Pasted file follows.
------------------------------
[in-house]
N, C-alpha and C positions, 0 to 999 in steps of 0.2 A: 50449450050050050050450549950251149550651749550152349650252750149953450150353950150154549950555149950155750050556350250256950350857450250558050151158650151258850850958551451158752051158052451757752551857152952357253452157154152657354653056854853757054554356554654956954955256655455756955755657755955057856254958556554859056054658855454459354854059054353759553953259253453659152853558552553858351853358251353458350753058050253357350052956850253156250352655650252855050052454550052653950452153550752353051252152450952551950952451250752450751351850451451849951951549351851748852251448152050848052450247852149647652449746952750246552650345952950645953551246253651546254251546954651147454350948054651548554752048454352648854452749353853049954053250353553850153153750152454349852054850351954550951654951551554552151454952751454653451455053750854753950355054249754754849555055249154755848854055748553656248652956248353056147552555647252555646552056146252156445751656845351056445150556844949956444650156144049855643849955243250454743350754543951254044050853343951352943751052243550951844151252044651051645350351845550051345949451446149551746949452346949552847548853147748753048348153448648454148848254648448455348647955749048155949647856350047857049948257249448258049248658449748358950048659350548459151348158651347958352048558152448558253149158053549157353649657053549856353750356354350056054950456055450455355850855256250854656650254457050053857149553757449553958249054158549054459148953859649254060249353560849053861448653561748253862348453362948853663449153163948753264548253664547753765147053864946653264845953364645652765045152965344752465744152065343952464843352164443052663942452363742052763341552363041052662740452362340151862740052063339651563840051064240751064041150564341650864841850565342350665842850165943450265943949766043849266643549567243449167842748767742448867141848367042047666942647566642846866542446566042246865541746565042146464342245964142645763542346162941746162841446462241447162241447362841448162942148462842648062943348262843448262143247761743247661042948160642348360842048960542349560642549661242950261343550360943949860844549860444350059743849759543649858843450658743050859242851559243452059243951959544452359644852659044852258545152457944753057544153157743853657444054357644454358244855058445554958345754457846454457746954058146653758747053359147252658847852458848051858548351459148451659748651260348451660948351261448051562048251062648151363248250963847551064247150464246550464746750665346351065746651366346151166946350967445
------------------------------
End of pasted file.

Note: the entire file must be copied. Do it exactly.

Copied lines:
[in-house]
N, C-alpha and C positions, 0 to 999 in steps of 0.2 A: 50449450050050050050450549950251149550651749550152349650252750149953450150353950150154549950555149950155750050556350250256950350857450250558050151158650151258850850958551451158752051158052451757752551857152952357253452157154152657354653056854853757054554356554654956954955256655455756955755657755955057856254958556554859056054658855454459354854059054353759553953259253453659152853558552553858351853358251353458350753058050253357350052956850253156250352655650252855050052454550052653950452153550752353051252152450952551950952451250752450751351850451451849951951549351851748852251448152050848052450247852149647652449746952750246552650345952950645953551246253651546254251546954651147454350948054651548554752048454352648854452749353853049954053250353553850153153750152454349852054850351954550951654951551554552151454952751454653451455053750854753950355054249754754849555055249154755848854055748553656248652956248353056147552555647252555646552056146252156445751656845351056445150556844949956444650156144049855643849955243250454743350754543951254044050853343951352943751052243550951844151252044651051645350351845550051345949451446149551746949452346949552847548853147748753048348153448648454148848254648448455348647955749048155949647856350047857049948257249448258049248658449748358950048659350548459151348158651347958352048558152448558253149158053549157353649657053549856353750356354350056054950456055450455355850855256250854656650254457050053857149553757449553958249054158549054459148953859649254060249353560849053861448653561748253862348453362948853663449153163948753264548253664547753765147053864946653264845953364645652765045152965344752465744152065343952464843352164443052663942452363742052763341552363041052662740452362340151862740052063339651563840051064240751064041150564341650864841850565342350665842850165943450265943949766043849266643549567243449167842748767742448867141848367042047666942647566642846866542446566042246865541746565042146464342245964142645763542346162941746162841446462241447162241447362841448162942148462842648062943348262843448262143247761743247661042948160642348360842048960542349560642549661242950261343550360943949860844549860444350059743849759543649858843450658743050859242851559243452059243951959544452359644852659044852258545152457944753057544153157743853657444054357644454358244855058445554958345754457846454457746954058146653758747053359147252658847852458848051858548351459148451659748651260348451660948351261448051562048251062648151363248250963847551064247150464246550464746750665346351065746651366346151166946350967445